Afro-Asian violinist Annelle Gregory and pianist Phoenix Park-Kim play Negro spirituals. (29121)

The Martin Luther King Jr. 50th Anniversary Concert Symphony of Brotherhood at the downtown Colburn School’s Zipper Hall on Sunday was just that—a symphony of brotherhood. It offered a gathering of Black musicians and composers, Korean musicians and composers and White musicians and composers—all in a musical show of solidarity. The concert was the brainchild of event promoter John Malveaux.

The extravaganza got under way with the all-African American MusicUNTOLD String Quartet playing the “The Star-Spangled Banner.”

Then there was Korean-American Phoenix Park-Kim playing piano as Afro-Asian violinist Annelle Gregory played the old Negro spiritual, “Talk About a Chile that Do Love Jesus” and Afro-British composer Samuel Coleridge-Taylor’s “Deep River.”

Korean-American cellist Kristen Yeon-Ji Yun played African American composer Coleridge-Taylor Perkinson’s “Lamentations: Black Folk Song Suite for Cello Solo, IV. Perpetual Motion.”

Anglo pianist Polli Chambers-Salazar and flutist Laurel Zucker added Taylor Perkinson’s “Little Light of Mine.”

Anglo soprano Juliana Gondek sang African American composer John Carter’s “Let Us Break Bread Together on Our Knees” with James Lent on piano.

But of course, there were operatic juxtapositions such as African American bass-baritone Mark Steven Doss singing Gaetano Donizetti’s “Cruda Funesta Smania,” and African American soprano Anita Johnson singing Duke Ellington’s “Heaven” and “Almighty God” as Richard Thompson played piano.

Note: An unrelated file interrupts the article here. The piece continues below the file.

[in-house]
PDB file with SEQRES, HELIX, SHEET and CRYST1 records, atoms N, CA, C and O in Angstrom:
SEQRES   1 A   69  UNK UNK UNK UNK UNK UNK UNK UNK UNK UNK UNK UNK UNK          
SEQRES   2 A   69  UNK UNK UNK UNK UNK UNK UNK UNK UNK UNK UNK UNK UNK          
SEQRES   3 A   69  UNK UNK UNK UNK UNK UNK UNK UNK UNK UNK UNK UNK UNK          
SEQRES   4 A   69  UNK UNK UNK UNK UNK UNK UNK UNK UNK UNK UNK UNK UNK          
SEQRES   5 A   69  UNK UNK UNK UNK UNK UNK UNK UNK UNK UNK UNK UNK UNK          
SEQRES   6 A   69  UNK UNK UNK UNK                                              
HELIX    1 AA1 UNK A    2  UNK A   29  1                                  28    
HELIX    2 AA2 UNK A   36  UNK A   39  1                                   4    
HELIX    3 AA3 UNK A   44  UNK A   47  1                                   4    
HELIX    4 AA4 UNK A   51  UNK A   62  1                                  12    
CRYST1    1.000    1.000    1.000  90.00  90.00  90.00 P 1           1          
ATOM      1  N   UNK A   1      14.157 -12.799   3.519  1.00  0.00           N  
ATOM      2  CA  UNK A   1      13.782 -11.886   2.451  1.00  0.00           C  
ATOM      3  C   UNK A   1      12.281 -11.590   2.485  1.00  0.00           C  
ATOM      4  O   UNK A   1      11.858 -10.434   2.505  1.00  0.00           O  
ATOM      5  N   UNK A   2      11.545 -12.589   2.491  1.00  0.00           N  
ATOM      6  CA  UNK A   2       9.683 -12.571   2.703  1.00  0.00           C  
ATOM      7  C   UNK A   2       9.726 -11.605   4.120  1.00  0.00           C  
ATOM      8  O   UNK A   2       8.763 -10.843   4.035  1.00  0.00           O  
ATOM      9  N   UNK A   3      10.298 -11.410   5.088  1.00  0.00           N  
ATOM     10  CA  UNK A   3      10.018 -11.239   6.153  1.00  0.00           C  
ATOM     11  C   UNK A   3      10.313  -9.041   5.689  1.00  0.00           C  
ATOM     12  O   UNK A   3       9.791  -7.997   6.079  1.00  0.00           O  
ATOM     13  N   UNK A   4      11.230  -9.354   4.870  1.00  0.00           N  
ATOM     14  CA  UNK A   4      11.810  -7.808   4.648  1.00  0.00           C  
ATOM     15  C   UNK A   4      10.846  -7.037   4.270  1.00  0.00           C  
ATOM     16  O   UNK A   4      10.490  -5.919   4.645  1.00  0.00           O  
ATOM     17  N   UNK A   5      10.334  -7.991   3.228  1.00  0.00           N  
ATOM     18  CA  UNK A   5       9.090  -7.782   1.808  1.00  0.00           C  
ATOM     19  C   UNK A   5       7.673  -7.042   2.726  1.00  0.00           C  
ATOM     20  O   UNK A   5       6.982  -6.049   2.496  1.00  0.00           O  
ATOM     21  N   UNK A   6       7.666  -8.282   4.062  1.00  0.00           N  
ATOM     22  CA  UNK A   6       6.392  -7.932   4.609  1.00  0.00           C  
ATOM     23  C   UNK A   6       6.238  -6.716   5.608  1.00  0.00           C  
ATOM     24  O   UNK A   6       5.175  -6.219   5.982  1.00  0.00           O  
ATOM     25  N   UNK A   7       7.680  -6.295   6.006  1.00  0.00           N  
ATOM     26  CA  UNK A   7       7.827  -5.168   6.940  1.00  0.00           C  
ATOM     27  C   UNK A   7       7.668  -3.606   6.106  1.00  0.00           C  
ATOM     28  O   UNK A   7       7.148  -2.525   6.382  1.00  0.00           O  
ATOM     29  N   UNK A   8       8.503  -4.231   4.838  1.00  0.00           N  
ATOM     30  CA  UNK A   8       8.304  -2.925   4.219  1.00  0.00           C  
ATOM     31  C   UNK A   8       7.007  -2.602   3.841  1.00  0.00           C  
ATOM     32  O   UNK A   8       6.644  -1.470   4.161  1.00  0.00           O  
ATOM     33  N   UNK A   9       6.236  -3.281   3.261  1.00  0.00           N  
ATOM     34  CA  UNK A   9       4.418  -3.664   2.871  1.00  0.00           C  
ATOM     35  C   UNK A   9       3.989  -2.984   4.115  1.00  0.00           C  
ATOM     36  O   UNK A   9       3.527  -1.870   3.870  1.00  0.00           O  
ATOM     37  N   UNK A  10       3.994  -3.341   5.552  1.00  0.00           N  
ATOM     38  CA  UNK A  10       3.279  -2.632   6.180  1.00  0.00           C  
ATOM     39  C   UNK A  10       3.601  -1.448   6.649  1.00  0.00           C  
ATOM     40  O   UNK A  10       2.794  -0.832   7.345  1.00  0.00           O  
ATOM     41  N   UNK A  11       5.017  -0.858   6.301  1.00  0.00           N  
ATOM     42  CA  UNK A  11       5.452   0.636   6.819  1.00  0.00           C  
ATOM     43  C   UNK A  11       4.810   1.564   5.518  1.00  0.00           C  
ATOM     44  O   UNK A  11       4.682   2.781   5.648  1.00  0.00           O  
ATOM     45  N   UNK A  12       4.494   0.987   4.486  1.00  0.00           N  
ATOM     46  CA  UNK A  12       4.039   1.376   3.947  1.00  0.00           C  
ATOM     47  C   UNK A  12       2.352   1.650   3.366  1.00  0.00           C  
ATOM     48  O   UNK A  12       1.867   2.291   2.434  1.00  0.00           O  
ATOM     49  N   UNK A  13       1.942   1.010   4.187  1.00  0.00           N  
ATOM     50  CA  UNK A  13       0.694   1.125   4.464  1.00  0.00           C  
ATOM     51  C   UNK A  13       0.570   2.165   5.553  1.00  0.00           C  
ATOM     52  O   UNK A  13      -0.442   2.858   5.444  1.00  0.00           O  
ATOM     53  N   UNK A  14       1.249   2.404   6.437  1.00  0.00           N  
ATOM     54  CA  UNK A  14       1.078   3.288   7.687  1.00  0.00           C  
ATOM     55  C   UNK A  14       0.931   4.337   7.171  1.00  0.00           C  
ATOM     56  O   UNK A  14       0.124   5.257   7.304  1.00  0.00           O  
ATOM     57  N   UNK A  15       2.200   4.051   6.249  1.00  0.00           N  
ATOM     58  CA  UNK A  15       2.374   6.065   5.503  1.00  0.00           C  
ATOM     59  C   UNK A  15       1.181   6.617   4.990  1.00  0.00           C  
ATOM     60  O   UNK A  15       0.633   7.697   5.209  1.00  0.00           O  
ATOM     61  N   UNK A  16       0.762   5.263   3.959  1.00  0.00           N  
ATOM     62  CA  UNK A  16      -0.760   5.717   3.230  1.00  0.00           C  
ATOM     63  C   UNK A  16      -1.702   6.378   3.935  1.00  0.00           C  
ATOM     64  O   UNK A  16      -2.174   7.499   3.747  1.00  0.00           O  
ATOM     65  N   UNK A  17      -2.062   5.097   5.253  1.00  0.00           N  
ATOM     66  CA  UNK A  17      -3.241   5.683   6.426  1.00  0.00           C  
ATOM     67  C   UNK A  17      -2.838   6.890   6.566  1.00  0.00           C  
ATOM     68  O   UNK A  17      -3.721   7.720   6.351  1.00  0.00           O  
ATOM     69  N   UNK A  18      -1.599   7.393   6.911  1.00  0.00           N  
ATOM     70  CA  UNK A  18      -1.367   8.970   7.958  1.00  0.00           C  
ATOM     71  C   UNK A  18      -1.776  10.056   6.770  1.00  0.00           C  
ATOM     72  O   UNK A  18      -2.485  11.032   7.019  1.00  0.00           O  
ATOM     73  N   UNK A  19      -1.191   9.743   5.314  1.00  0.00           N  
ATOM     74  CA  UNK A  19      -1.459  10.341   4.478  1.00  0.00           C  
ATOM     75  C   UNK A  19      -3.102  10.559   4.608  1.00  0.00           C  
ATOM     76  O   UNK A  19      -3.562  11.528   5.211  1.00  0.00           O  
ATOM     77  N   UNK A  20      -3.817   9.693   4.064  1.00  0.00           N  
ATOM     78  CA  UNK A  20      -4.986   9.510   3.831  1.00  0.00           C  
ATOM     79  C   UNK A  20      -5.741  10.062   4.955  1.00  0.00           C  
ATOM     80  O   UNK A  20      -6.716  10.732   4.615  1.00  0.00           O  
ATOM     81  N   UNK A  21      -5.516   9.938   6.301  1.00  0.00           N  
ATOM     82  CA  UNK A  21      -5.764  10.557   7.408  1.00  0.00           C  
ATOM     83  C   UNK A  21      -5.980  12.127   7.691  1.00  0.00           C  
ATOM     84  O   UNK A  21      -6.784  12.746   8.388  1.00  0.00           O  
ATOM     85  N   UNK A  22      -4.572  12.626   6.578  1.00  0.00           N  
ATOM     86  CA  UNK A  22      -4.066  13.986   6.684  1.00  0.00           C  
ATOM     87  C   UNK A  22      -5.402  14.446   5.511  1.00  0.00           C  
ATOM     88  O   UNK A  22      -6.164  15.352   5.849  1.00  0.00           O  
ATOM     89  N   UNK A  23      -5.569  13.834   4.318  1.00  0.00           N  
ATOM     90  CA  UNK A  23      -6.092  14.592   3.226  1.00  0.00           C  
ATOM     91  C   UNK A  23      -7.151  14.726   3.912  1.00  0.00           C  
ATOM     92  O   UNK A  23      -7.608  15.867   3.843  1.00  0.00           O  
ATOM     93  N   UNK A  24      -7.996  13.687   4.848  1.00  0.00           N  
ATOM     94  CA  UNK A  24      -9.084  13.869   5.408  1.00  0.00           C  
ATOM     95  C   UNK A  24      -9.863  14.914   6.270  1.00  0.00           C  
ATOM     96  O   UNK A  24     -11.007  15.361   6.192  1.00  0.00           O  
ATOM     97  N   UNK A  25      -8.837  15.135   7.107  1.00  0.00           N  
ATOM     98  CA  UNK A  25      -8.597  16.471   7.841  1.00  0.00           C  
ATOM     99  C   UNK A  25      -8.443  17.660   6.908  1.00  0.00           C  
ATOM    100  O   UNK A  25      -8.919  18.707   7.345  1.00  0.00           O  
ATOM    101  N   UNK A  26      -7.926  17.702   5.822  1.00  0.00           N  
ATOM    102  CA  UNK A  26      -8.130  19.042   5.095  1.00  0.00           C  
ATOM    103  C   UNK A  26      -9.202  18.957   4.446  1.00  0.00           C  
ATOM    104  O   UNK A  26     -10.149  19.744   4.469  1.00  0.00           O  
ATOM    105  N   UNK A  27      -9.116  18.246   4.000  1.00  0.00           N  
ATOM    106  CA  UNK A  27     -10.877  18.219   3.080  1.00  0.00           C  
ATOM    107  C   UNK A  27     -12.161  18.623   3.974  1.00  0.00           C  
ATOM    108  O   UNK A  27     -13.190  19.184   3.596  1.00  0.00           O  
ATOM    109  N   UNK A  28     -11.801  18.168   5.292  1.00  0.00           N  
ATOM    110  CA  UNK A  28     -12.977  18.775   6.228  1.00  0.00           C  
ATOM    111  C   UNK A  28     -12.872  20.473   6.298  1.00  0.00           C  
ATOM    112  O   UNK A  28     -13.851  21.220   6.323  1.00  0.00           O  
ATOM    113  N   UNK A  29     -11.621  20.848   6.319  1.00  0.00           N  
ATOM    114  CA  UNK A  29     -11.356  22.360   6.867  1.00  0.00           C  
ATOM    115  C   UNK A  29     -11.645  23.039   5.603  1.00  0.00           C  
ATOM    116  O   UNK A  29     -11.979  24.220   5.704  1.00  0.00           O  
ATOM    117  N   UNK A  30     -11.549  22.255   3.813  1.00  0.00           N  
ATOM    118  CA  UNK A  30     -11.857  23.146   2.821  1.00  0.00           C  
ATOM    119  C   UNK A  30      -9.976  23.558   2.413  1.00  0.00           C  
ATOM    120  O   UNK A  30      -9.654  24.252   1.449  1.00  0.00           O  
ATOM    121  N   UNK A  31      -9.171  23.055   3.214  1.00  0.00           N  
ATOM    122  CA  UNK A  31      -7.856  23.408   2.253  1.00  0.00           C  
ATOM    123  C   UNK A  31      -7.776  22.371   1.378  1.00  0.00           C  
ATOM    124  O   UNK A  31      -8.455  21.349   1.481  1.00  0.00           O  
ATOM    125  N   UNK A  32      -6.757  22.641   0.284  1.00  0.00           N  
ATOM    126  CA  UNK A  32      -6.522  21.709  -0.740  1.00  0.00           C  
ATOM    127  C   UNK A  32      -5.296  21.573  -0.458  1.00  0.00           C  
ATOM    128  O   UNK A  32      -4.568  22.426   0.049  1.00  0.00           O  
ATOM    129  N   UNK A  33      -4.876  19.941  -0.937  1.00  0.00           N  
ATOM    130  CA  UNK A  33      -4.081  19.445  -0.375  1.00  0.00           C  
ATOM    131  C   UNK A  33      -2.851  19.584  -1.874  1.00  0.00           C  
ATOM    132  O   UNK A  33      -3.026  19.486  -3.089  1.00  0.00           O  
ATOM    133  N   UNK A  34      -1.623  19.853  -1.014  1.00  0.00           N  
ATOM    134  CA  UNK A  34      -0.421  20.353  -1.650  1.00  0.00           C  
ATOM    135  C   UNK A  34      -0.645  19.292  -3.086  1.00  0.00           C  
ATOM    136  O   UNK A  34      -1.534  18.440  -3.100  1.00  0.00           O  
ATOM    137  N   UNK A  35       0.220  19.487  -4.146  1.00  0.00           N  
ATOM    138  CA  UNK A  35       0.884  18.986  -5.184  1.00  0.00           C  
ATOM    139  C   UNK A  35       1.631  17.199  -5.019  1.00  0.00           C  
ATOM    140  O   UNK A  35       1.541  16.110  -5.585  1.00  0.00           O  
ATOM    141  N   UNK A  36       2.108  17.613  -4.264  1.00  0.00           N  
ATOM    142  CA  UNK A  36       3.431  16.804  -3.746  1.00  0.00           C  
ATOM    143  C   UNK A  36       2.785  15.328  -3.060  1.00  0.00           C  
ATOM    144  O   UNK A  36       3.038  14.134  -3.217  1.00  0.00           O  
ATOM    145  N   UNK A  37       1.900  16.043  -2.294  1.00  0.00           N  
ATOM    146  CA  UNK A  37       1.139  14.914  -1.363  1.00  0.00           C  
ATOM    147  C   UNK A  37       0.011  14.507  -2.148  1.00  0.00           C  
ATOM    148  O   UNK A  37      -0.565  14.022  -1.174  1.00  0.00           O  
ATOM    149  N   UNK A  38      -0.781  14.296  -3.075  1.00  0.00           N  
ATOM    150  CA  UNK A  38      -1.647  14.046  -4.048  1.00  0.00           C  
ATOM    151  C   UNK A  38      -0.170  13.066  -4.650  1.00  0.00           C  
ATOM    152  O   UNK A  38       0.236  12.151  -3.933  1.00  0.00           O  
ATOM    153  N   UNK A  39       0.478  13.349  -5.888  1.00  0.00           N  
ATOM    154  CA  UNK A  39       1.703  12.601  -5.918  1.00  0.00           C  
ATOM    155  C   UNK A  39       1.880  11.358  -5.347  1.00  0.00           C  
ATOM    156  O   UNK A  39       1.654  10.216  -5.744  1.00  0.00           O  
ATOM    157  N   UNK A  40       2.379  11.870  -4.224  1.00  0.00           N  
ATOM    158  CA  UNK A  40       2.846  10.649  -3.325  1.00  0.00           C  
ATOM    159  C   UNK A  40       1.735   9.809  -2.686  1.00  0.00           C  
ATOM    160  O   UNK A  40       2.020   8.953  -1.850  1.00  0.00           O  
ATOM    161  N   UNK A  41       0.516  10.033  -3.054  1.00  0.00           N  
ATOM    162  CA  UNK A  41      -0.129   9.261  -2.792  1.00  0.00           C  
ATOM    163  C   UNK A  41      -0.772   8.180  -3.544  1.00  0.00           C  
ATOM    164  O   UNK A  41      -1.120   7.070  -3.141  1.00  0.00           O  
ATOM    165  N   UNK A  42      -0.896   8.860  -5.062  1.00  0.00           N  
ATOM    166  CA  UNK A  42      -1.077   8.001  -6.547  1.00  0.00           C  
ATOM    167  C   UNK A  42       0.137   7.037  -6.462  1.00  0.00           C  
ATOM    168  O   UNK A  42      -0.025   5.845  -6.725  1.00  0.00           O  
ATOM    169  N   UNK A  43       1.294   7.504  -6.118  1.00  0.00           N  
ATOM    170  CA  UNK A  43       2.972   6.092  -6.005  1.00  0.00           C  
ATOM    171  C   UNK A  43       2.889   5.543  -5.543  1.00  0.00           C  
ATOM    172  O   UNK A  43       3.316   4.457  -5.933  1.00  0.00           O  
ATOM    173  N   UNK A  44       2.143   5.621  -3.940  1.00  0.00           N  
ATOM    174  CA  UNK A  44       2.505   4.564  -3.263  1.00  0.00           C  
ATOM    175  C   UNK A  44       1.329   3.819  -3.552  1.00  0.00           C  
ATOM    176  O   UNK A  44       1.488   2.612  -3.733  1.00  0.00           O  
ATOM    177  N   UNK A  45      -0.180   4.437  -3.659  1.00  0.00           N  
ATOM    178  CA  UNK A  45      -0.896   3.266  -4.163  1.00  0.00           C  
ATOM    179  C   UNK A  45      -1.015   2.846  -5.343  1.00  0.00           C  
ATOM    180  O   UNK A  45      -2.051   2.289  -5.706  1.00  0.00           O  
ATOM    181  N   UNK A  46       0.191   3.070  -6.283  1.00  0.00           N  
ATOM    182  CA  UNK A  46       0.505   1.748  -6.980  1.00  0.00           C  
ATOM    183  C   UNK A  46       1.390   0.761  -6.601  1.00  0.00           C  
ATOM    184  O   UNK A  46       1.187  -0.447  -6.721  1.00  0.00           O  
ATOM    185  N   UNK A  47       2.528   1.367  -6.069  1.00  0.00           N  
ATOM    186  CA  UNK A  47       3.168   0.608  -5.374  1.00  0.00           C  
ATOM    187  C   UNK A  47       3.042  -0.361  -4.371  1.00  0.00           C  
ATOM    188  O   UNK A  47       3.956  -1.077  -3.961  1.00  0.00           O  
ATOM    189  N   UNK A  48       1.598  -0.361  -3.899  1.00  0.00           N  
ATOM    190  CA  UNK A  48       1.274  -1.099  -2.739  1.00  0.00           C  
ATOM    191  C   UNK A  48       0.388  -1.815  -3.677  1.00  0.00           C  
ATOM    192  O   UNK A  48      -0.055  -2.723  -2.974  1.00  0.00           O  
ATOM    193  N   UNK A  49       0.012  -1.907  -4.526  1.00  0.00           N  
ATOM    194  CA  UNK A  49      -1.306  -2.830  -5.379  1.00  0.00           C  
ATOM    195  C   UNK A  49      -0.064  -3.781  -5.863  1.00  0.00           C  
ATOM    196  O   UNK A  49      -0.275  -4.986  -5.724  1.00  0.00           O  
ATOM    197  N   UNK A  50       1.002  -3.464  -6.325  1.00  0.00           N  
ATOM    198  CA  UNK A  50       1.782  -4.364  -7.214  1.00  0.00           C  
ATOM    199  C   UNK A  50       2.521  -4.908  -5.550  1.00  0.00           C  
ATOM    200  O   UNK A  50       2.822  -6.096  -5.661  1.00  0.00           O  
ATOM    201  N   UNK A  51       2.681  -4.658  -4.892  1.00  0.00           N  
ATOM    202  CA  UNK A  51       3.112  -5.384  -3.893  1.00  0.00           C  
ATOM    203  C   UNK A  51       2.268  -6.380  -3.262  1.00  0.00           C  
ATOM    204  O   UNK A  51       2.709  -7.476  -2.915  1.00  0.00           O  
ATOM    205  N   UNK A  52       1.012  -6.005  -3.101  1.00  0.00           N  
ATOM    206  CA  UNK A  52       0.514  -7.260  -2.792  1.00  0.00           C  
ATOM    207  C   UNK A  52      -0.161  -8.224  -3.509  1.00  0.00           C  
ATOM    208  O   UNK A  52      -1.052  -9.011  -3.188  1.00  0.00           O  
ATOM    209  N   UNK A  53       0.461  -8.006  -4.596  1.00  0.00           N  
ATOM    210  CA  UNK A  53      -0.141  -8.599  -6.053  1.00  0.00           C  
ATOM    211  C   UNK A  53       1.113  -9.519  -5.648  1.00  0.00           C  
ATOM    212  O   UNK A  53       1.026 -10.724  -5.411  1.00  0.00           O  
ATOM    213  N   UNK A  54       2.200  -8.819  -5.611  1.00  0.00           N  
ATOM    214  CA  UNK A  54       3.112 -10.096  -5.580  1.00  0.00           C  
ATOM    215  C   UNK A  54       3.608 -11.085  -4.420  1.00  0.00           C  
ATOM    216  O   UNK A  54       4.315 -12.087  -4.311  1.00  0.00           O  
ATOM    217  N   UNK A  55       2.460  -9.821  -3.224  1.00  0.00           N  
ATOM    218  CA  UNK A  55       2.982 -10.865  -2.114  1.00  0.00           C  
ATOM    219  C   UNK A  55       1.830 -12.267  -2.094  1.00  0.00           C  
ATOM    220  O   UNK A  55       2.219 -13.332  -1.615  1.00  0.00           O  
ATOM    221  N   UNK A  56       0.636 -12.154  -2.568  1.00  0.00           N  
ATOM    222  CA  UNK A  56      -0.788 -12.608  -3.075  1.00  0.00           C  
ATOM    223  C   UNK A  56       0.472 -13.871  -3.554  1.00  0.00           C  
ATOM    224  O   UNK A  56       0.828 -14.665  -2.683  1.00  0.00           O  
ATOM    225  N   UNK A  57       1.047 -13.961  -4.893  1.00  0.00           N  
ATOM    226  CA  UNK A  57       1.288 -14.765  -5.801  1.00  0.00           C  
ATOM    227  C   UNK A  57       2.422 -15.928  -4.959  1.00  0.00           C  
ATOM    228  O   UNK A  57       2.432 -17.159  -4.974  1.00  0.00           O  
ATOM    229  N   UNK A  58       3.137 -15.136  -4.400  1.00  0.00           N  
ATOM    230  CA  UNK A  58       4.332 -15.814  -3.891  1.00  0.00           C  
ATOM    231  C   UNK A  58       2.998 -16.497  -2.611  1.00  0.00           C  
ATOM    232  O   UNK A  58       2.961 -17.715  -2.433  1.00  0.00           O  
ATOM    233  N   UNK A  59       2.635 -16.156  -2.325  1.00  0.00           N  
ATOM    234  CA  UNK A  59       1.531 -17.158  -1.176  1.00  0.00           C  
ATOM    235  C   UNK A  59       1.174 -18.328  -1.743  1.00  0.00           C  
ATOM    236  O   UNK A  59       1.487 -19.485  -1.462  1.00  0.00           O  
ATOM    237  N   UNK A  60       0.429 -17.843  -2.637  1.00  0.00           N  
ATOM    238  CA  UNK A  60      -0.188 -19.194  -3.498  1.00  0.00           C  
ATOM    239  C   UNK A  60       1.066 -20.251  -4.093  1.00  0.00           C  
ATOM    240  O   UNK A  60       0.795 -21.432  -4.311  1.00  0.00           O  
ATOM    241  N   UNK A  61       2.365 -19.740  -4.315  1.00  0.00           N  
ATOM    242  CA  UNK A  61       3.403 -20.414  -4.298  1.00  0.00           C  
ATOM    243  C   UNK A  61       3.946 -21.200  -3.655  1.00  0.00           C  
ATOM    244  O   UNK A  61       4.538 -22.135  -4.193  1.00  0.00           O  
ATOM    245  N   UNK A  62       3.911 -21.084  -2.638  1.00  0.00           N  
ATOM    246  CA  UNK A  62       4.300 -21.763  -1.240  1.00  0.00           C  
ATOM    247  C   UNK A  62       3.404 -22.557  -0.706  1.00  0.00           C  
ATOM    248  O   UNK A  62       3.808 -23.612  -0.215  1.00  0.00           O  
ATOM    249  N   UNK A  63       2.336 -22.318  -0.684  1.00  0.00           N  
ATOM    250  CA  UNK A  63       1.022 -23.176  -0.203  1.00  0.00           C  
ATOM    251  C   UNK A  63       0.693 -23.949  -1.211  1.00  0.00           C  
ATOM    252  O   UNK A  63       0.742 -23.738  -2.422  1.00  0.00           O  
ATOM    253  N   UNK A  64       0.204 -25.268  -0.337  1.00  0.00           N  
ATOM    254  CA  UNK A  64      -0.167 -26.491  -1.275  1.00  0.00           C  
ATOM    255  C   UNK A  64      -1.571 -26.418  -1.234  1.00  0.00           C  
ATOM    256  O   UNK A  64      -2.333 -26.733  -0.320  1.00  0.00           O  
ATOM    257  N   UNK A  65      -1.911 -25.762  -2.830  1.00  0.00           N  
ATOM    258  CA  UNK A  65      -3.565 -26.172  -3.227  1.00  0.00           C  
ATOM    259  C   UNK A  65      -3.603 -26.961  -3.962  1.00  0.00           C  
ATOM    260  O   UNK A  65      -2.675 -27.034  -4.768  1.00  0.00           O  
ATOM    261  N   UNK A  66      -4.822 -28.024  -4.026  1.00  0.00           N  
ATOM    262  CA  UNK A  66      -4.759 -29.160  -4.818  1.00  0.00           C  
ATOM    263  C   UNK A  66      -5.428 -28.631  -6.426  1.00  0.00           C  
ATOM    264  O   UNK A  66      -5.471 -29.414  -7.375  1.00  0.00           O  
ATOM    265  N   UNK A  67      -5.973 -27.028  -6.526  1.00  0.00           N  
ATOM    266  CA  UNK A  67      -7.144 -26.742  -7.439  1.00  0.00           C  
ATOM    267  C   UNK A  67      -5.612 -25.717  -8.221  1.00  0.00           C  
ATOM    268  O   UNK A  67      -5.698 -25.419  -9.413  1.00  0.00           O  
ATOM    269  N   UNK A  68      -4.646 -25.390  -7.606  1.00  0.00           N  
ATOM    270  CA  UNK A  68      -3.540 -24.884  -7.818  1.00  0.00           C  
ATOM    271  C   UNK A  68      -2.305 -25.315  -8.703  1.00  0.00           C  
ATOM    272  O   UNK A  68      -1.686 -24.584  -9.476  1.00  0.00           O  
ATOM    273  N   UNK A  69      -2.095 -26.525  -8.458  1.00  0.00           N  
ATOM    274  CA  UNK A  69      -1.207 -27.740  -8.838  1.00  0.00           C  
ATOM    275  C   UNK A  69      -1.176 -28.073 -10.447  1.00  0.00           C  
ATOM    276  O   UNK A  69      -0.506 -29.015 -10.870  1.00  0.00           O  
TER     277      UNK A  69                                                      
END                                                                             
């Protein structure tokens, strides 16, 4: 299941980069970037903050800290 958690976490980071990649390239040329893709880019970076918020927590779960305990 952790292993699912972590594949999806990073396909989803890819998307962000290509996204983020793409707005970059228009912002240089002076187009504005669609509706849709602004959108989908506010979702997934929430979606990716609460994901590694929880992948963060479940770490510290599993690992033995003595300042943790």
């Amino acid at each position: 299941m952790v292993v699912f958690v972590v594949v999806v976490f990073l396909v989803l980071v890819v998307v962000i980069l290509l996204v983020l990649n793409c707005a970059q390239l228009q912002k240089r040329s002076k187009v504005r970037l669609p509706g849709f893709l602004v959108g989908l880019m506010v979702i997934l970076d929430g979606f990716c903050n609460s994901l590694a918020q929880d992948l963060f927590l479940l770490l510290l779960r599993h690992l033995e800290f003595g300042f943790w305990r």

And there was African American bass-baritone Cedric Trenton Berry singing Hall Johnson’s “Ride on King Jesus” and Langston Hughes’ “I Dream a World” from composer William Grant Still’s opera “Troubled Island.”

In between the presentations, narrators Dennis Bartel, the morning host of classical radio station KUSC, and Zanaida Robles, a teaching assistant at USC, offered historical sketches.

Bartel told a story about Martin Luther King Jr., who as a young man in his father’s church, was a friend of a young lady named Mattawilda Dobbs, a budding soprano. It seems John Dobbs, Mattawilda’s father, nourished the hope that the young Martin and Mattawilda would become an item. But it was not be. The attractive and talented Mattawilda went on to become the first Black woman to receive a long-term contract from the Metropolitan Opera. King eventually married another soprano, Coretta Scott, whom he met when she was a student at New England Conservatory of Music in Boston.

In another historical observation, Bartel told the audience that Duke Ellington wrote songs for Dr. King. One was called, humorously, “Dr. King Fit the Battle of Alabama.”

USC’s Robles reminded the audience that during the 1965 Riot, Jewish merchants were especially hard-hit. But as the Jews left the Black neighborhood, Korean-Americans merchants moved in. However, the Koreans merchants were hit hard in the 1992 riot.

To cap the evening off, soprano Jumi Kim sung a new work titled “Candlelight for Soprano” written by Korean composer Joopoong Kim to honor the late Dr. King. Most of the audience couldn’t understand the words, but the sentiment was heartfelt.

There was one, and only one, obvious bad note during the concert. The outstanding event was presented by, but one could have referred to it as music UNheard since only about 100 of the auditorium’s 430 seats were filled.

Otherwise, it was an event fit for a King.